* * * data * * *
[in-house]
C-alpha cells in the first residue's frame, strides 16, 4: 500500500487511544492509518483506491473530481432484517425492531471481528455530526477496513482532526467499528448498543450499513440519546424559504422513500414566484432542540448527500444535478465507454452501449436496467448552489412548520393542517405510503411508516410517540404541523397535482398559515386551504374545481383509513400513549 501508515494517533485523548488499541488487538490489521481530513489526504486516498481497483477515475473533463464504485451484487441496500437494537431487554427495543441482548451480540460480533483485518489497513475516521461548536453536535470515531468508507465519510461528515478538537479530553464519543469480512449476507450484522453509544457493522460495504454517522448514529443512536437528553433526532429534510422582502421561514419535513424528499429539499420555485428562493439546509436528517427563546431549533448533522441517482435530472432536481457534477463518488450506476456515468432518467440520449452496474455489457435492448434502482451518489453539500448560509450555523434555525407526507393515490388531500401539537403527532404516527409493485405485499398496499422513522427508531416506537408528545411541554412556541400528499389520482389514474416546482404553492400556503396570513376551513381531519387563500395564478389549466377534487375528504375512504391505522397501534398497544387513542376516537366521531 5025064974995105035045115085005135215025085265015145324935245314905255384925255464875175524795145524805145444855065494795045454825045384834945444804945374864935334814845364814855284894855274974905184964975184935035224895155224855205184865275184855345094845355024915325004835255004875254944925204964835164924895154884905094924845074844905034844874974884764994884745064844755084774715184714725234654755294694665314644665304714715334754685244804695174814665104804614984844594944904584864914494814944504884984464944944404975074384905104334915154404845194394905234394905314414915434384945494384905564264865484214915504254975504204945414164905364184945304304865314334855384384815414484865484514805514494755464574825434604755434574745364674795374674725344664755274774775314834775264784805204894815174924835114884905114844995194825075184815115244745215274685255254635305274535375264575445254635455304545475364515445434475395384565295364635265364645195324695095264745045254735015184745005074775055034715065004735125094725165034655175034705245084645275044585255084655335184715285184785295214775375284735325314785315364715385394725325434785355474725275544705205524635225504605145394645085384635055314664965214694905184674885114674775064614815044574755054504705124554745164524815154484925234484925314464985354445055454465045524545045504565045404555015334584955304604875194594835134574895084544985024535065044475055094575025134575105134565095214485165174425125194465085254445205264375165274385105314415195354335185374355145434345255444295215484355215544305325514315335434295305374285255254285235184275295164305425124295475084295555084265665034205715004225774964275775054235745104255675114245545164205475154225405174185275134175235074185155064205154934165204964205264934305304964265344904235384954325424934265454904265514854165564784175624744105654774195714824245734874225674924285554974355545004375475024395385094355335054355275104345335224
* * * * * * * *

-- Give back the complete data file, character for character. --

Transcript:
[in-house]
C-alpha cells in the first residue's frame, strides 16, 4: 500500500487511544492509518483506491473530481432484517425492531471481528455530526477496513482532526467499528448498543450499513440519546424559504422513500414566484432542540448527500444535478465507454452501449436496467448552489412548520393542517405510503411508516410517540404541523397535482398559515386551504374545481383509513400513549 501508515494517533485523548488499541488487538490489521481530513489526504486516498481497483477515475473533463464504485451484487441496500437494537431487554427495543441482548451480540460480533483485518489497513475516521461548536453536535470515531468508507465519510461528515478538537479530553464519543469480512449476507450484522453509544457493522460495504454517522448514529443512536437528553433526532429534510422582502421561514419535513424528499429539499420555485428562493439546509436528517427563546431549533448533522441517482435530472432536481457534477463518488450506476456515468432518467440520449452496474455489457435492448434502482451518489453539500448560509450555523434555525407526507393515490388531500401539537403527532404516527409493485405485499398496499422513522427508531416506537408528545411541554412556541400528499389520482389514474416546482404553492400556503396570513376551513381531519387563500395564478389549466377534487375528504375512504391505522397501534398497544387513542376516537366521531 5025064974995105035045115085005135215025085265015145324935245314905255384925255464875175524795145524805145444855065494795045454825045384834945444804945374864935334814845364814855284894855274974905184964975184935035224895155224855205184865275184855345094845355024915325004835255004875254944925204964835164924895154884905094924845074844905034844874974884764994884745064844755084774715184714725234654755294694665314644665304714715334754685244804695174814665104804614984844594944904584864914494814944504884984464944944404975074384905104334915154404845194394905234394905314414915434384945494384905564264865484214915504254975504204945414164905364184945304304865314334855384384815414484865484514805514494755464574825434604755434574745364674795374674725344664755274774775314834775264784805204894815174924835114884905114844995194825075184815115244745215274685255254635305274535375264575445254635455304545475364515445434475395384565295364635265364645195324695095264745045254735015184745005074775055034715065004735125094725165034655175034705245084645275044585255084655335184715285184785295214775375284735325314785315364715385394725325434785355474725275544705205524635225504605145394645085384635055314664965214694905184674885114674775064614815044574755054504705124554745164524815154484925234484925314464985354445055454465045524545045504565045404555015334584955304604875194594835134574895084544985024535065044475055094575025134575105134565095214485165174425125194465085254445205264375165274385105314415195354335185374355145434345255444295215484355215544305325514315335434295305374285255254285235184275295164305425124295475084295555084265665034205715004225774964275775054235745104255675114245545164205475154225405174185275134175235074185155064205154934165204964205264934305304964265344904235384954325424934265454904265514854165564784175624744105654774195714824245734874225674924285554974355545004375475024395385094355335054355275104345335224